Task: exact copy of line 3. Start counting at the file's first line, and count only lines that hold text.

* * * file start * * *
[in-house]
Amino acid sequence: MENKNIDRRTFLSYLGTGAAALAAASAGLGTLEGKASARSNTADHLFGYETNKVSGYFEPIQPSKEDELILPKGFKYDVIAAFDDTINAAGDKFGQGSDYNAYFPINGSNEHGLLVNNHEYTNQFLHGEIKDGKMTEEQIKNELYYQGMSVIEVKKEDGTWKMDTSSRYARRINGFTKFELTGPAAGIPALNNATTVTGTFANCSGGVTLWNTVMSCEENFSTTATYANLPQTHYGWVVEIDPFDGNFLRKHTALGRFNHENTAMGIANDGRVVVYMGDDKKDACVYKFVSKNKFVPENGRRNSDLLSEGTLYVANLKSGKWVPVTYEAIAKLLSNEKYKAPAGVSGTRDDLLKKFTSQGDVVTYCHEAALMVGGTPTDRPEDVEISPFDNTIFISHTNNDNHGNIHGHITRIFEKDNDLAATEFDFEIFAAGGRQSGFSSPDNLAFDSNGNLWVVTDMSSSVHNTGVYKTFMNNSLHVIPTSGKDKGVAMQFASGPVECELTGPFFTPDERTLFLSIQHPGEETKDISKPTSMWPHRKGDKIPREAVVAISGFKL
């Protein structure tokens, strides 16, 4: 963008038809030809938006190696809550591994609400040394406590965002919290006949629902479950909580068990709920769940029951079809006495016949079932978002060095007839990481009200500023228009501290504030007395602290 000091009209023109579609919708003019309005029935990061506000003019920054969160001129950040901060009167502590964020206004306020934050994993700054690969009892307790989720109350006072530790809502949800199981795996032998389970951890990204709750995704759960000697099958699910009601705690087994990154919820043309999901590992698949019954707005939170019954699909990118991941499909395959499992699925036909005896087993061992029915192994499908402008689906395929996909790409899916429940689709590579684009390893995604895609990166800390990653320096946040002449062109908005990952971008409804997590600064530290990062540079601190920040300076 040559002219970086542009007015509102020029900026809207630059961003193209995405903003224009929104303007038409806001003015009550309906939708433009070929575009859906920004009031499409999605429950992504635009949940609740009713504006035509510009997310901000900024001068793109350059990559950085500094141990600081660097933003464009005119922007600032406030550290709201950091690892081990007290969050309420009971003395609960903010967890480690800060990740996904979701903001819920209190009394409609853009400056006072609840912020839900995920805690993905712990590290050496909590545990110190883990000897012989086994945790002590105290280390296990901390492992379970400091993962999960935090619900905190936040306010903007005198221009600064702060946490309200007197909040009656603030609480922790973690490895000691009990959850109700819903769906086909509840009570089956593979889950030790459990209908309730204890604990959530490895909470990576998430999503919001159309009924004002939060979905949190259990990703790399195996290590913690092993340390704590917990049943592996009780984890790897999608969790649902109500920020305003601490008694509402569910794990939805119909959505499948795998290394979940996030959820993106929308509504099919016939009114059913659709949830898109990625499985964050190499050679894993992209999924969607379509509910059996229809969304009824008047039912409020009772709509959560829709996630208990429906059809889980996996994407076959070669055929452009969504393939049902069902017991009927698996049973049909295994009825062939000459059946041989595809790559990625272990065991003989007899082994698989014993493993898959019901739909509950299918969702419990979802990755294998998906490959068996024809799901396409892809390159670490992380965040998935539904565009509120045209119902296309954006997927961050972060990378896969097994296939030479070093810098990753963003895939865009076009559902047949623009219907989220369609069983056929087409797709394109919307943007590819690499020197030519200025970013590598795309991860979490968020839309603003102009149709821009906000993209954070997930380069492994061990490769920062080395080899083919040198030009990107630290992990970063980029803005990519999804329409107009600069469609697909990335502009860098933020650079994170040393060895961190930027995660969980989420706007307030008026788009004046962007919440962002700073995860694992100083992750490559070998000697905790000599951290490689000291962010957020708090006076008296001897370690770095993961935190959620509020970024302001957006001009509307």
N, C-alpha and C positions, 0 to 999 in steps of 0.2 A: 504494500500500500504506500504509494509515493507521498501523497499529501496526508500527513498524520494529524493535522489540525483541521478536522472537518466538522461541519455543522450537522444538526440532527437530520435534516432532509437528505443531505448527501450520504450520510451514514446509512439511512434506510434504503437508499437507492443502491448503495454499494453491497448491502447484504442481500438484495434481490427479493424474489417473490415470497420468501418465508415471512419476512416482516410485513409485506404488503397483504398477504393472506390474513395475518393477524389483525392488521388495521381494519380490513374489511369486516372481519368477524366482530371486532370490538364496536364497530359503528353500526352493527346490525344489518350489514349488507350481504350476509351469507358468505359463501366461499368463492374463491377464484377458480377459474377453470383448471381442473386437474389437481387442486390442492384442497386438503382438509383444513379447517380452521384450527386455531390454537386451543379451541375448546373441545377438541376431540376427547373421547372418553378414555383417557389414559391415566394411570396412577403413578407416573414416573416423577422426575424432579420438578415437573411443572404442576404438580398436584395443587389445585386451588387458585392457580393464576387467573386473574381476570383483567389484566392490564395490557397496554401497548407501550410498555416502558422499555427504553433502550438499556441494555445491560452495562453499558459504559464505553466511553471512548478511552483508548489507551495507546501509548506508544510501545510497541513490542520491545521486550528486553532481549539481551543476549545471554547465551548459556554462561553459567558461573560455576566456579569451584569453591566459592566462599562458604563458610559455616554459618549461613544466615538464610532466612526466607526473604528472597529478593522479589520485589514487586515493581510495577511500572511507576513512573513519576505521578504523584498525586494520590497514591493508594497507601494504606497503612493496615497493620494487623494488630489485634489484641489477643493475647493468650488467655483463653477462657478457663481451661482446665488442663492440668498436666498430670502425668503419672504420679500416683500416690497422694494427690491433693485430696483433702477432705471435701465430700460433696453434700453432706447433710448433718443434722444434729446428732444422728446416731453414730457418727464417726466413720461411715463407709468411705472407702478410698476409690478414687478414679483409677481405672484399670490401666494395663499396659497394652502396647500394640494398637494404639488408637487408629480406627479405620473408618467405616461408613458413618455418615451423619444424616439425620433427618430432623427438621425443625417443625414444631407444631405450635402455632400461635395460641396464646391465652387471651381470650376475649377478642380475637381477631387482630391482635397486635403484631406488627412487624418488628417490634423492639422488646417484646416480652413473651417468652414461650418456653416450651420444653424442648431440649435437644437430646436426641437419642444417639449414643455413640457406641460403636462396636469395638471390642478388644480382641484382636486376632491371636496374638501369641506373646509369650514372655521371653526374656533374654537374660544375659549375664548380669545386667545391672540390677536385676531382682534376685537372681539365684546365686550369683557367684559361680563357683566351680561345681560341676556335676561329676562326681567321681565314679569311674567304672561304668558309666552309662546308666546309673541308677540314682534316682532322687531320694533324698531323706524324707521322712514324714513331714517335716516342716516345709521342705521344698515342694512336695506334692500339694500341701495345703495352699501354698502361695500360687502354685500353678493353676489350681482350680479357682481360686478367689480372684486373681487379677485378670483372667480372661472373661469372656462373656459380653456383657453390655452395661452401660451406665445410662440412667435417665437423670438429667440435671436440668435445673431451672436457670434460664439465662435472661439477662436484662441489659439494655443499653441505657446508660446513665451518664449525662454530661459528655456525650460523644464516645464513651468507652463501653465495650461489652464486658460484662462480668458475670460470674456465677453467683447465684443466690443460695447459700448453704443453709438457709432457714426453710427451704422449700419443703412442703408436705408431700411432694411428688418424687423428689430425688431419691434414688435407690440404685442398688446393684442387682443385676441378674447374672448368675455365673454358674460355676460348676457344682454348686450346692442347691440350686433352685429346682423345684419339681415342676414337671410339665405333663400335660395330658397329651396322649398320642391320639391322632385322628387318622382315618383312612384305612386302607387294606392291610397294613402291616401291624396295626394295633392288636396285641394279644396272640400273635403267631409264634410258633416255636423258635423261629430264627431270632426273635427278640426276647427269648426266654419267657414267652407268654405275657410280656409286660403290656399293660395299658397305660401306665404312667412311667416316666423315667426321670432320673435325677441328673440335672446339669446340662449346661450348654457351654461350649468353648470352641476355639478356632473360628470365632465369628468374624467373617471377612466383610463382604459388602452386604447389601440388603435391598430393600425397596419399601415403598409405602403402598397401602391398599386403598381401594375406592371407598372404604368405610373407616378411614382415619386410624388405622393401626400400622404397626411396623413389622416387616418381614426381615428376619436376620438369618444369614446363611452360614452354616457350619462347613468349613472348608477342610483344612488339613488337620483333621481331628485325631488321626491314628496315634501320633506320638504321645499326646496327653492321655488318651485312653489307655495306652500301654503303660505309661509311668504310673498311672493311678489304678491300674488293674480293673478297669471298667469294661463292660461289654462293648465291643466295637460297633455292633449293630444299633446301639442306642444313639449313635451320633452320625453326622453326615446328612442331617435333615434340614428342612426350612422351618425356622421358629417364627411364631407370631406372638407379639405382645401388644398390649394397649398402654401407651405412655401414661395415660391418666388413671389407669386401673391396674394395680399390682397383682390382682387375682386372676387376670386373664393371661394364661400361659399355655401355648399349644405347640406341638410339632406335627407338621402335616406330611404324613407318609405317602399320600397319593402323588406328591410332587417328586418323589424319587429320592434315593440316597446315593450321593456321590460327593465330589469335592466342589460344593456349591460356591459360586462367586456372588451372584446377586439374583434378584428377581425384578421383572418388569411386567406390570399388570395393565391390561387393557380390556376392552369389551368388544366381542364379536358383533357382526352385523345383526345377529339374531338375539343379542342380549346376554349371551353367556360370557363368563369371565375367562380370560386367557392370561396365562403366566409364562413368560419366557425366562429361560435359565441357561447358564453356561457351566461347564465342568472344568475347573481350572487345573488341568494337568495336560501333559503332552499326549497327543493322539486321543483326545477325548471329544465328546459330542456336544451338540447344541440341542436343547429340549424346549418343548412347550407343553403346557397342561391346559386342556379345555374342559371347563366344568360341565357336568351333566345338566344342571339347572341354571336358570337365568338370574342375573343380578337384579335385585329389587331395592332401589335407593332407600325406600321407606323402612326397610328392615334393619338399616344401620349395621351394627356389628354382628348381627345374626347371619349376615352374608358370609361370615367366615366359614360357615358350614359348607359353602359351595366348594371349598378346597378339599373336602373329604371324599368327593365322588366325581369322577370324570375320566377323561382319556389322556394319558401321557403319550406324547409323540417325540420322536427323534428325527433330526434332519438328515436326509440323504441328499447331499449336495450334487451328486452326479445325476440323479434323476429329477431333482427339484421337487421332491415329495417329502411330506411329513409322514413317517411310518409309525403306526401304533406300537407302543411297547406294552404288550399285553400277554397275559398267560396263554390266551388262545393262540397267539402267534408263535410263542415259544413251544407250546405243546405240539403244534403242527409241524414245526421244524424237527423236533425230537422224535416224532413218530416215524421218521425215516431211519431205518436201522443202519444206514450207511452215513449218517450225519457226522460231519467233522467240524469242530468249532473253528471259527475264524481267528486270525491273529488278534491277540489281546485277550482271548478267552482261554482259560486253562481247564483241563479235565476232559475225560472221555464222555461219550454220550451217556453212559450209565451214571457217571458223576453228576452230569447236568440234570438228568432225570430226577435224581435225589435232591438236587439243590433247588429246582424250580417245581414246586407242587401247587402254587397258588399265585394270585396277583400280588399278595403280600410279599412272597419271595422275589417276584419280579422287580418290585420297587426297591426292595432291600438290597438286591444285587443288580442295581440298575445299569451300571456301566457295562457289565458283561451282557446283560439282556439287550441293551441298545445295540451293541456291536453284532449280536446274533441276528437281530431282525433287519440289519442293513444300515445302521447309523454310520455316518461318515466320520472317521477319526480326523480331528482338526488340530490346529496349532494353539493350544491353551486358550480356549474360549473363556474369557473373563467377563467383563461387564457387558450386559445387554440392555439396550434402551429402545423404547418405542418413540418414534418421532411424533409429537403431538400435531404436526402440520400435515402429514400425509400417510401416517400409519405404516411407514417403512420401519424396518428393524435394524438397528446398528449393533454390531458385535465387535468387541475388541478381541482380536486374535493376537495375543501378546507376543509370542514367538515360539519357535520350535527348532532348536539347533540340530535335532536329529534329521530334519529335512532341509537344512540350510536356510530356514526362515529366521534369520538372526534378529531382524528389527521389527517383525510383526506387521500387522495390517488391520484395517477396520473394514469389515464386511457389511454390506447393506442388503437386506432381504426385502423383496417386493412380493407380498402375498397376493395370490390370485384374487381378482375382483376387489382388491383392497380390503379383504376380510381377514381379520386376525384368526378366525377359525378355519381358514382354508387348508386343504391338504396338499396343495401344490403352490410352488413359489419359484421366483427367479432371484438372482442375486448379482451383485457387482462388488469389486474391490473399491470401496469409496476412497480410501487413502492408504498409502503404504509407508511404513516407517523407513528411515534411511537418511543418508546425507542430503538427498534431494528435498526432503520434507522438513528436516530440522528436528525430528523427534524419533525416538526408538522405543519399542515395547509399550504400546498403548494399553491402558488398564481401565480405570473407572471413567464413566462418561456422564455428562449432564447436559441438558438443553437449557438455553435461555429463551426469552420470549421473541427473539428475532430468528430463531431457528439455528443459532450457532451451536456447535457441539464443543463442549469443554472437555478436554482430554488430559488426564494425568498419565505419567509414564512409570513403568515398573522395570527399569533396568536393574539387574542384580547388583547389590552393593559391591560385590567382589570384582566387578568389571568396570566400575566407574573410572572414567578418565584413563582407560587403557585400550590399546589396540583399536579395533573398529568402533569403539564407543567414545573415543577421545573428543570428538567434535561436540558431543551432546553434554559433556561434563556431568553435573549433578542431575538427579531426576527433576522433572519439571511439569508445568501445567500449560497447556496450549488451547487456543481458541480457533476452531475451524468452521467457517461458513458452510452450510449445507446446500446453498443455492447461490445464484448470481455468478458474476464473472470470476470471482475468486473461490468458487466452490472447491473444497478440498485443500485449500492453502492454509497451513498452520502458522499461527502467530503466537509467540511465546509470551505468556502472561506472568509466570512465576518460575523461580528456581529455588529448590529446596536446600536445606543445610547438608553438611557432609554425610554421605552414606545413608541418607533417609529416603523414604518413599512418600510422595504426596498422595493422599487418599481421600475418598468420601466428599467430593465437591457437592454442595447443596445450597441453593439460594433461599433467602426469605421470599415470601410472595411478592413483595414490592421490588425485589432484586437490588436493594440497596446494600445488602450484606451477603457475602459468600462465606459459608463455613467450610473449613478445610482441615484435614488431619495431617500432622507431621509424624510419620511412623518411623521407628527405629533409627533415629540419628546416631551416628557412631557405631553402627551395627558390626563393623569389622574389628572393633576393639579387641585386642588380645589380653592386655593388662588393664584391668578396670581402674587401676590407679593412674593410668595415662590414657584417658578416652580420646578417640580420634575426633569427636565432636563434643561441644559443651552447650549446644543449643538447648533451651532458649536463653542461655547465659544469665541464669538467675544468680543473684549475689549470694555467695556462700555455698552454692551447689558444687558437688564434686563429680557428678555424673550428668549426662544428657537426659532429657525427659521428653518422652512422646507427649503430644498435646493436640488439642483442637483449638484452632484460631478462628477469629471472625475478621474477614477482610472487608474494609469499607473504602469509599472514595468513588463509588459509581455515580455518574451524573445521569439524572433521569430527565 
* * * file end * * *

């Protein structure tokens, strides 16, 4: 963008038809030809938006190696809550591994609400040394406590965002919290006949629902479950909580068990709920769940029951079809006495016949079932978002060095007839990481009200500023228009501290504030007395602290 000091009209023109579609919708003019309005029935990061506000003019920054969160001129950040901060009167502590964020206004306020934050994993700054690969009892307790989720109350006072530790809502949800199981795996032998389970951890990204709750995704759960000697099958699910009601705690087994990154919820043309999901590992698949019954707005939170019954699909990118991941499909395959499992699925036909005896087993061992029915192994499908402008689906395929996909790409899916429940689709590579684009390893995604895609990166800390990653320096946040002449062109908005990952971008409804997590600064530290990062540079601190920040300076 040559002219970086542009007015509102020029900026809207630059961003193209995405903003224009929104303007038409806001003015009550309906939708433009070929575009859906920004009031499409999605429950992504635009949940609740009713504006035509510009997310901000900024001068793109350059990559950085500094141990600081660097933003464009005119922007600032406030550290709201950091690892081990007290969050309420009971003395609960903010967890480690800060990740996904979701903001819920209190009394409609853009400056006072609840912020839900995920805690993905712990590290050496909590545990110190883990000897012989086994945790002590105290280390296990901390492992379970400091993962999960935090619900905190936040306010903007005198221009600064702060946490309200007197909040009656603030609480922790973690490895000691009990959850109700819903769906086909509840009570089956593979889950030790459990209908309730204890604990959530490895909470990576998430999503919001159309009924004002939060979905949190259990990703790399195996290590913690092993340390704590917990049943592996009780984890790897999608969790649902109500920020305003601490008694509402569910794990939805119909959505499948795998290394979940996030959820993106929308509504099919016939009114059913659709949830898109990625499985964050190499050679894993992209999924969607379509509910059996229809969304009824008047039912409020009772709509959560829709996630208990429906059809889980996996994407076959070669055929452009969504393939049902069902017991009927698996049973049909295994009825062939000459059946041989595809790559990625272990065991003989007899082994698989014993493993898959019901739909509950299918969702419990979802990755294998998906490959068996024809799901396409892809390159670490992380965040998935539904565009509120045209119902296309954006997927961050972060990378896969097994296939030479070093810098990753963003895939865009076009559902047949623009219907989220369609069983056929087409797709394109919307943007590819690499020197030519200025970013590598795309991860979490968020839309603003102009149709821009906000993209954070997930380069492994061990490769920062080395080899083919040198030009990107630290992990970063980029803005990519999804329409107009600069469609697909990335502009860098933020650079994170040393060895961190930027995660969980989420706007307030008026788009004046962007919440962002700073995860694992100083992750490559070998000697905790000599951290490689000291962010957020708090006076008296001897370690770095993961935190959620509020970024302001957006001009509307």